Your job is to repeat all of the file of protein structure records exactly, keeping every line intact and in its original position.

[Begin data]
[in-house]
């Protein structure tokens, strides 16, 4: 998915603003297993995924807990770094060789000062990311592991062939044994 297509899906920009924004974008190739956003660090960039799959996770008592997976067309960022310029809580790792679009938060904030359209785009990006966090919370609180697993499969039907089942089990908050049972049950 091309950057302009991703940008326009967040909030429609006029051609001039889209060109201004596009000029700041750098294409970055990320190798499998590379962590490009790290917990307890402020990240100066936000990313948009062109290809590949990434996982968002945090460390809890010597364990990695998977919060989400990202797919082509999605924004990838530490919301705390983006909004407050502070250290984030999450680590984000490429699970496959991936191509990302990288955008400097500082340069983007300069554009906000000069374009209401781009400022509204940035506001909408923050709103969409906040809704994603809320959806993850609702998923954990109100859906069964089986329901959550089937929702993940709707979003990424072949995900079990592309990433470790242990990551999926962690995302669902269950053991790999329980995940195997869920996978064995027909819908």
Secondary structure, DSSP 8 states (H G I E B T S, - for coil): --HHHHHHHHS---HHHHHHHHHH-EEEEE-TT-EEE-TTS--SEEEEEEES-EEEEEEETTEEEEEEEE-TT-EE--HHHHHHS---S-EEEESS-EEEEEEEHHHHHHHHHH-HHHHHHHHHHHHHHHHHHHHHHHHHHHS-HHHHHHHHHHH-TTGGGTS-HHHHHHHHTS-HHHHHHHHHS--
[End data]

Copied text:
[in-house]
């Protein structure tokens, strides 16, 4: 998915603003297993995924807990770094060789000062990311592991062939044994 297509899906920009924004974008190739956003660090960039799959996770008592997976067309960022310029809580790792679009938060904030359209785009990006966090919370609180697993499969039907089942089990908050049972049950 091309950057302009991703940008326009967040909030429609006029051609001039889209060109201004596009000029700041750098294409970055990320190798499998590379962590490009790290917990307890402020990240100066936000990313948009062109290809590949990434996982968002945090460390809890010597364990990695998977919060989400990202797919082509999605924004990838530490919301705390983006909004407050502070250290984030999450680590984000490429699970496959991936191509990302990288955008400097500082340069983007300069554009906000000069374009209401781009400022509204940035506001909408923050709103969409906040809704994603809320959806993850609702998923954990109100859906069964089986329901959550089937929702993940709707979003990424072949995900079990592309990433470790242990990551999926962690995302669902269950053991790999329980995940195997869920996978064995027909819908």
Secondary structure, DSSP 8 states (H G I E B T S, - for coil): --HHHHHHHHS---HHHHHHHHHH-EEEEE-TT-EEE-TTS--SEEEEEEES-EEEEEEETTEEEEEEEE-TT-EE--HHHHHHS---S-EEEESS-EEEEEEEHHHHHHHHHH-HHHHHHHHHHHHHHHHHHHHHHHHHHHS-HHHHHHHHHHH-TTGGGTS-HHHHHHHHTS-HHHHHHHHHS--